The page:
Gen. Hist. 4: 615. 1837/1838.
Herbs, perennial, 1.5–3(–4) dm; from a woody caudex; with a taproot. Stems few to many, erect to ascending, branched, sometimes unbranched, hairs fairly dense, spreading to appressed, white, fairly short, soft, ± felty, eglandular, sometimes mixed sparsely with short stipitate-glandular ones, sometimes obscuring surface. Leaves green to purple, linear to narrowly oblong-lanceolate, 2–7(–9) cm, not fleshy, margins plane, sometimes slightly wavy, involute, 3–7-lobed, apex narrowly acute to rounded; lobes spreading, linear, apex obtuse or acute. Inflorescences 2.6–16 × 2–4 cm; bracts proximally greenish to deep greenish purple, distally purple, magenta, reddish, pink, or rose, rarely white, cream, light yellow, or dull orangish, proximal linear to lanceolate, distal oblong, 3–7(–9)-lobed; lobes spreading to ascending, linear to oblanceolate, long, arising from distal 2/3, center lobe apex obtuse to rounded, lateral ones acute to rounded. Calyces colored as bracts, (20–)25–34 mm; abaxial and adaxial clefts (10–)13–22 mm, 50–60% of calyx length, deeper than laterals, lateral 7–16 mm, 35–45% of calyx length; lobes broadly linear to long-triangular or oblong, apex acute to obtuse. Corollas slightly curved, 25–40 mm; tube 16–22 mm; beak exserted, adaxially green, 9–18 mm; abaxial lip green to purple-red, reduced, not strongly pouched, ± protruding, 4–5 mm, 33–50% as long as beak; teeth prominent, petaloid, spreading to erect, colored as in distal portion of bracts, 3–4 mm.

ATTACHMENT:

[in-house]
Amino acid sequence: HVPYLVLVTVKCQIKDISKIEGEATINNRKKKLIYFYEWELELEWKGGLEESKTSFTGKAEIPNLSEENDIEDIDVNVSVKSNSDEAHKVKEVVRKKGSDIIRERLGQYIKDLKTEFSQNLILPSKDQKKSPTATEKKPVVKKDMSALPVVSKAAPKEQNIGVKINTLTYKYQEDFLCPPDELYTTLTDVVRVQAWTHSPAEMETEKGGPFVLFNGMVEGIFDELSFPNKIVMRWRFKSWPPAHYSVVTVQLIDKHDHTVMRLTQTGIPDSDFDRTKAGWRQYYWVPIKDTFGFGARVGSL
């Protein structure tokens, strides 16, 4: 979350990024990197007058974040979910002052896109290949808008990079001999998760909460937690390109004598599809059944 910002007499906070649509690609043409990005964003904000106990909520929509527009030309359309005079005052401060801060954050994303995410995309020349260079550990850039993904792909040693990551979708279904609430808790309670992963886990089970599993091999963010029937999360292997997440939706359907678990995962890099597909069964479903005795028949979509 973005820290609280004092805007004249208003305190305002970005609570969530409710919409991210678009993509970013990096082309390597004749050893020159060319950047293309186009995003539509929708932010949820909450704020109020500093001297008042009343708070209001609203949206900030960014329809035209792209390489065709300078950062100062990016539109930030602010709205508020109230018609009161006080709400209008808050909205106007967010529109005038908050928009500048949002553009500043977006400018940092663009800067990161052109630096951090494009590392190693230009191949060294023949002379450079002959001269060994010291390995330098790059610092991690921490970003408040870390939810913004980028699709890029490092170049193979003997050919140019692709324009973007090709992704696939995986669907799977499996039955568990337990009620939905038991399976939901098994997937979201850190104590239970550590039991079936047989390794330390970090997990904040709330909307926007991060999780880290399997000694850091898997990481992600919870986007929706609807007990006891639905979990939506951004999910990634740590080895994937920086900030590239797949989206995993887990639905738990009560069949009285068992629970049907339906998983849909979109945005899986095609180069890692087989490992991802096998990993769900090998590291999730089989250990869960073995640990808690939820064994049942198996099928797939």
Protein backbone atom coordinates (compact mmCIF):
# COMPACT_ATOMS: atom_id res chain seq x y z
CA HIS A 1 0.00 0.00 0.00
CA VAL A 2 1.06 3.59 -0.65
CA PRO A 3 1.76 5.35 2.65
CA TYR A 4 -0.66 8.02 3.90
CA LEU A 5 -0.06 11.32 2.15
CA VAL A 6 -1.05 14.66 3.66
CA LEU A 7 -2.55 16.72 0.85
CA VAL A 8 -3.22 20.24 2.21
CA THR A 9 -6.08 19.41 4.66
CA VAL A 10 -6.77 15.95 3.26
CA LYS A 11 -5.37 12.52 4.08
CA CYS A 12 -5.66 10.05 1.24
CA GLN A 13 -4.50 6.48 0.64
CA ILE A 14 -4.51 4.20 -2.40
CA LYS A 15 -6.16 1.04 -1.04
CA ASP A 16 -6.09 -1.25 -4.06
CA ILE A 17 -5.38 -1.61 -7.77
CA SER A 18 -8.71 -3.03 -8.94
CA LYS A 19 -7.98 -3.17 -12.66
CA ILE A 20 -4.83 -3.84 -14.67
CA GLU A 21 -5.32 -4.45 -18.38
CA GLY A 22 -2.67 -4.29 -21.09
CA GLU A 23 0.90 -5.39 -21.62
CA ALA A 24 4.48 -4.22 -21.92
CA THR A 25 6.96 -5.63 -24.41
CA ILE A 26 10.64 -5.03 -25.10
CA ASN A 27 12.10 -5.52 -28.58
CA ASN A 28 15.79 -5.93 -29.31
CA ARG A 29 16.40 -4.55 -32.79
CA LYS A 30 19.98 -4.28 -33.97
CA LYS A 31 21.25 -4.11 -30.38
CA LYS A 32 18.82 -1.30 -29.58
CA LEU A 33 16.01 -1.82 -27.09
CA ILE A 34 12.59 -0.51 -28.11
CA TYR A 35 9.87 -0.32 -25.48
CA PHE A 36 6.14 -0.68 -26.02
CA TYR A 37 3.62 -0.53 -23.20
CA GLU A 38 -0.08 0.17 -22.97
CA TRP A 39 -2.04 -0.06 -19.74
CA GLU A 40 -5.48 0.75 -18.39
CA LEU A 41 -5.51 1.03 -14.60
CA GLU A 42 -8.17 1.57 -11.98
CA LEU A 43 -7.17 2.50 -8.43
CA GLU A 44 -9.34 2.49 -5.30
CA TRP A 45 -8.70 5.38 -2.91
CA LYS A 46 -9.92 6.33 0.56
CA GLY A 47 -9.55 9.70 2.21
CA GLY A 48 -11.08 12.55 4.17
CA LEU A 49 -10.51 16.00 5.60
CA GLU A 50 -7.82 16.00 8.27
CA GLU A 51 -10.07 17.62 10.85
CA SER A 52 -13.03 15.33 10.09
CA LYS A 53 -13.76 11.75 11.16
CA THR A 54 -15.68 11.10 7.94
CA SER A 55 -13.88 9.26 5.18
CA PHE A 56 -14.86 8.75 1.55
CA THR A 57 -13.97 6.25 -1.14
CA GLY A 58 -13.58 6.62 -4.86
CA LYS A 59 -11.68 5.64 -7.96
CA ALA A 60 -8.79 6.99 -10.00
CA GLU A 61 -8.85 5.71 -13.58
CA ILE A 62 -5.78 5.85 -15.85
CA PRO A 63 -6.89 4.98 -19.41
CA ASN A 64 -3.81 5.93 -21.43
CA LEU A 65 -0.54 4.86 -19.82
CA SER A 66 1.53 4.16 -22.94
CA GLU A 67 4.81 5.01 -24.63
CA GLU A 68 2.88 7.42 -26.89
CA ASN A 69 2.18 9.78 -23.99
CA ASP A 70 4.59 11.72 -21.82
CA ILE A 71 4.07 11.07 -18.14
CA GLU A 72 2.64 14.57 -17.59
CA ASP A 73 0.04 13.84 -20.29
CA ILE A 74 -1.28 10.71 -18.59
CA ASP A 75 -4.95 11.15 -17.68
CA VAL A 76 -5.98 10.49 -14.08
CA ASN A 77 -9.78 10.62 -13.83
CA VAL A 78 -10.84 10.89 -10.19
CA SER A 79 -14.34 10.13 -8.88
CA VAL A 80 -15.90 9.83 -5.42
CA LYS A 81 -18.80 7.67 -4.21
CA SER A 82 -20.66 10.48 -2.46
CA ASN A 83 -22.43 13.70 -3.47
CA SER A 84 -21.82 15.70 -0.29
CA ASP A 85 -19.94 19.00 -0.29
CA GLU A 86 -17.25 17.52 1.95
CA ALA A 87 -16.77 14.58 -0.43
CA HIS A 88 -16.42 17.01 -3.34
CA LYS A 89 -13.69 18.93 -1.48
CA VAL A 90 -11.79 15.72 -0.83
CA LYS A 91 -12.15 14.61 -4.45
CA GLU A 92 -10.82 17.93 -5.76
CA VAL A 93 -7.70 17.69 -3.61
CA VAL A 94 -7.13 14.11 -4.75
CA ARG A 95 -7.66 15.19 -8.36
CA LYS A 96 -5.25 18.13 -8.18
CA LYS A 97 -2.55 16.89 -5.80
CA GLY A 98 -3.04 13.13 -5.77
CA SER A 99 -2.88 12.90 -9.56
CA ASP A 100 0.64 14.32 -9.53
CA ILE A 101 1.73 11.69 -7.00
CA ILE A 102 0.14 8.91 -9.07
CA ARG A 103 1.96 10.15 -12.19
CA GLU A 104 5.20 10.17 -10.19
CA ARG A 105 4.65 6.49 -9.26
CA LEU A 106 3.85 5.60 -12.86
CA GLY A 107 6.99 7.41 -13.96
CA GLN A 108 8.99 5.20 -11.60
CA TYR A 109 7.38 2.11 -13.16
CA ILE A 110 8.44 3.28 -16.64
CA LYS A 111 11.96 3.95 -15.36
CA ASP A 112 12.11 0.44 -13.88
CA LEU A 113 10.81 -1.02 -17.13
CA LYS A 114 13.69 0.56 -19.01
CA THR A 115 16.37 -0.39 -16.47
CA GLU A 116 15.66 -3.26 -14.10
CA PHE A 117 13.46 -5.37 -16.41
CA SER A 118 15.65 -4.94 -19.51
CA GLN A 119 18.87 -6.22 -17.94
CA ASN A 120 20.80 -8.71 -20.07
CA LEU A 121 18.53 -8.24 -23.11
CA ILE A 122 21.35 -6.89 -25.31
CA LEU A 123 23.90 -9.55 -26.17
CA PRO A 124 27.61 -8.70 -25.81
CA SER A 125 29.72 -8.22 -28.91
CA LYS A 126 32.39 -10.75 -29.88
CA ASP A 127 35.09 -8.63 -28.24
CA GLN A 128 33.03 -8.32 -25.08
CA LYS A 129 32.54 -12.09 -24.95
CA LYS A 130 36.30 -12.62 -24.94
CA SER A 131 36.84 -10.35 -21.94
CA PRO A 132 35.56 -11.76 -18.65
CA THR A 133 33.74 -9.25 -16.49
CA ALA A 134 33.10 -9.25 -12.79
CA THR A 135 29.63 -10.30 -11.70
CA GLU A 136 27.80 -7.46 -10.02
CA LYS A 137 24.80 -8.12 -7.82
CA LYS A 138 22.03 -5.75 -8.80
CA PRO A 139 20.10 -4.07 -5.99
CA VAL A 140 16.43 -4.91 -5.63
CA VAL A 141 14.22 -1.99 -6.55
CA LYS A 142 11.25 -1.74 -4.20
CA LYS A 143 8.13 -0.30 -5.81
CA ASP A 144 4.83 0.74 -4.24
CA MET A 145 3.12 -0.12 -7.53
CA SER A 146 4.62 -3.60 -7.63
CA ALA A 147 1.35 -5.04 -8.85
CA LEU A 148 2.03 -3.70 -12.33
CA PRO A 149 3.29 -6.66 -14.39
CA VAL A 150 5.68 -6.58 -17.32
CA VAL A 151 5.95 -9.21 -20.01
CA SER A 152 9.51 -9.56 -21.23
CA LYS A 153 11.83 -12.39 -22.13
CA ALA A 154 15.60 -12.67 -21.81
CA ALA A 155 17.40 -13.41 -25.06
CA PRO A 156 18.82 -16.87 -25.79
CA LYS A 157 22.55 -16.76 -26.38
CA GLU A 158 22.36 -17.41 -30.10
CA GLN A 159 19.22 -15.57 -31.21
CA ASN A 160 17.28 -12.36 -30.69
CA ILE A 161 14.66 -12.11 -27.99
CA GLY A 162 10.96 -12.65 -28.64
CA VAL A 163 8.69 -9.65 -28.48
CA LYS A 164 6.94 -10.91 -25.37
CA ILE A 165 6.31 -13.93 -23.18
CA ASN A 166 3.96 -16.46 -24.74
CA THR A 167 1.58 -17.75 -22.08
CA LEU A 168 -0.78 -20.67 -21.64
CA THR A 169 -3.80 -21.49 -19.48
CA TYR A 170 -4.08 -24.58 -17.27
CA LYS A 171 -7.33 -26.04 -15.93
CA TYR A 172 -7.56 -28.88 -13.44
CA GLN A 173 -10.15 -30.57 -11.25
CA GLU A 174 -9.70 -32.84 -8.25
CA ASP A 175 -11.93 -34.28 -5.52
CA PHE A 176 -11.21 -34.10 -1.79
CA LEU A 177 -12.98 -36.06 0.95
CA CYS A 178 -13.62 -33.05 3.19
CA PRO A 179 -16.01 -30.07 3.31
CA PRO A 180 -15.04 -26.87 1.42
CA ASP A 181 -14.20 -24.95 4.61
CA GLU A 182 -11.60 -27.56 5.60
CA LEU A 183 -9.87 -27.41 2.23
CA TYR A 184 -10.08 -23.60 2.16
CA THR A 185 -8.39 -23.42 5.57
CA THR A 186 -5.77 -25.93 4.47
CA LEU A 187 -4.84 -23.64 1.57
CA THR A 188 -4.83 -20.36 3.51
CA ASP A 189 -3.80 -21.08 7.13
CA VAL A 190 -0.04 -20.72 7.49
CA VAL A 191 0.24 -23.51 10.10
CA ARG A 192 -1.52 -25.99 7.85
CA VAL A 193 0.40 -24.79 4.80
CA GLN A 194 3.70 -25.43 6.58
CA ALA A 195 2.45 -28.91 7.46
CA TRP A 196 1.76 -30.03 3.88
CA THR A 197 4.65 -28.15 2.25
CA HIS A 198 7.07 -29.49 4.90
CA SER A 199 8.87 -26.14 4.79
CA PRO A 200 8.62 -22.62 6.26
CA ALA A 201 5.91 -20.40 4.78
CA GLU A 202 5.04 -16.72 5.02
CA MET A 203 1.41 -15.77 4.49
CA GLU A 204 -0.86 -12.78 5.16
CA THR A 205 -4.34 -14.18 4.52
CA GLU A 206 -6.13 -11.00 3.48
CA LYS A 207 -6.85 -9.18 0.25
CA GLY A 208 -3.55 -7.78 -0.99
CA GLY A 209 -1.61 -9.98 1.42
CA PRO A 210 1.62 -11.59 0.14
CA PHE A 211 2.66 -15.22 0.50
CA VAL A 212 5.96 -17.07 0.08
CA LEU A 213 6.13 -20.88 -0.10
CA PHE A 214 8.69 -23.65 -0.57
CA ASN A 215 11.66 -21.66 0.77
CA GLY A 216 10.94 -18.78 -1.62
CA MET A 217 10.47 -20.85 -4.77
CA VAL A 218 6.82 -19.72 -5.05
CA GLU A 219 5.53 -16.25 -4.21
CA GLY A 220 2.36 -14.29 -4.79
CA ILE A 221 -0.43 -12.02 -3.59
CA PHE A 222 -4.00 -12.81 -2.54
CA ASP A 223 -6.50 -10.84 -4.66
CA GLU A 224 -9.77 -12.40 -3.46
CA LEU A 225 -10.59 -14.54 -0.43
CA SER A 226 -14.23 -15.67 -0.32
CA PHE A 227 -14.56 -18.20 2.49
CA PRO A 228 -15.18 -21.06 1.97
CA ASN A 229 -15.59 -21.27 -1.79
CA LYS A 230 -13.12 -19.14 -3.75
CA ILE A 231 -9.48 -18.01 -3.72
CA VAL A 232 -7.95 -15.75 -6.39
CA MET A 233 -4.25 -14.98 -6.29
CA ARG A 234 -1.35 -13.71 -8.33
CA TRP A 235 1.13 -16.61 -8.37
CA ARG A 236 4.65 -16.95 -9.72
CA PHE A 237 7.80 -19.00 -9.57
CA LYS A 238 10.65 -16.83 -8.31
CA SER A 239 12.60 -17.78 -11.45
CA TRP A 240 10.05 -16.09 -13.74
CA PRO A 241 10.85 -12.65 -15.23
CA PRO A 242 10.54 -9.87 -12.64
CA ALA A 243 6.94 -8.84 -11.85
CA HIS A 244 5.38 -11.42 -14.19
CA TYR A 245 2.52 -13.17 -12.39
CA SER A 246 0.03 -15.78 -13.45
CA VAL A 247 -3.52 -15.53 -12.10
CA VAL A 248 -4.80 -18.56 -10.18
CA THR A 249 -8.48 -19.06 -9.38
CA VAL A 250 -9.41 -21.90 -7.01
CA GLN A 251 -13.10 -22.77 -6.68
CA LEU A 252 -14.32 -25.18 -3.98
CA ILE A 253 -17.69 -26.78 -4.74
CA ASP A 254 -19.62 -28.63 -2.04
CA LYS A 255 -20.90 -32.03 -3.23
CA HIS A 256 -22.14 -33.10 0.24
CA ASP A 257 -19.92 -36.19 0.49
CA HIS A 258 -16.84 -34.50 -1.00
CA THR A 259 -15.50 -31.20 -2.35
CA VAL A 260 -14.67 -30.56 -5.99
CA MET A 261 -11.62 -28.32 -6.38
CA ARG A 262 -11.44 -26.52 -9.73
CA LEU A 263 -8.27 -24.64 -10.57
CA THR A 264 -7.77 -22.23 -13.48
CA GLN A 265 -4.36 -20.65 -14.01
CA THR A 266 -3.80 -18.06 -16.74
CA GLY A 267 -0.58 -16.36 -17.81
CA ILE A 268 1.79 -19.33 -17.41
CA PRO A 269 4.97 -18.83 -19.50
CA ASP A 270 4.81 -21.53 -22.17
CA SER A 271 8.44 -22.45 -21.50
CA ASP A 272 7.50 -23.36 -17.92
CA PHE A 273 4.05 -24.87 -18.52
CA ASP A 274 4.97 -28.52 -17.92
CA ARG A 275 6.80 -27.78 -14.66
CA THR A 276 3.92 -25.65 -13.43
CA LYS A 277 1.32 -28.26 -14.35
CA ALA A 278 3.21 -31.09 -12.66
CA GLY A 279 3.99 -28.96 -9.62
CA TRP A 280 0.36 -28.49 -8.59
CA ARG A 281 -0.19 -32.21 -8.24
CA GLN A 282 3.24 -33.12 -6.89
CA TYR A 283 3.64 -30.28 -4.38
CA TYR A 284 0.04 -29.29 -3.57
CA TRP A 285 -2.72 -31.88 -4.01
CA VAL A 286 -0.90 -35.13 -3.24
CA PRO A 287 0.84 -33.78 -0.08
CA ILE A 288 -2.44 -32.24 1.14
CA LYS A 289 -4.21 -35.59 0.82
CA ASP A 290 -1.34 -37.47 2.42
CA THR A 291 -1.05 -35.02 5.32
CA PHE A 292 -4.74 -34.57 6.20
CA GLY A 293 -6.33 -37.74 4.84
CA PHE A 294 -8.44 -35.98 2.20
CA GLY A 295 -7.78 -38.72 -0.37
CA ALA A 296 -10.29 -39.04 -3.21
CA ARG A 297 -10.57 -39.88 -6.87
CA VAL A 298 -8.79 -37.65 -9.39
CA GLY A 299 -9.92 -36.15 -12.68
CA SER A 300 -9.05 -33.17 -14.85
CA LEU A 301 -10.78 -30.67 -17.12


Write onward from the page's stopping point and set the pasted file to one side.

Phenology: Flowering Mar–May.
Habitat: Rocky slopes, ledges, prairies, woodlands, thickets, roadsides, often sandy or limy soils.
Elevation: 200–600 m.
Kans., Mo., Okla., Tex.
Castilleja purpurea is a common species of eastern Oklahoma and central Texas, with a few records from adjacent southeastern Kansas and southwestern Missouri. It often provides beautiful, multicolored displays in the meadows within its range. Castilleja citrina and C. lindheimeri are closely related species sometimes regarded as varieties of C. purpurea. Hybrids and hybrid swarms between C. indivisa and C. purpurea have been observed at some localities where they are sympatric.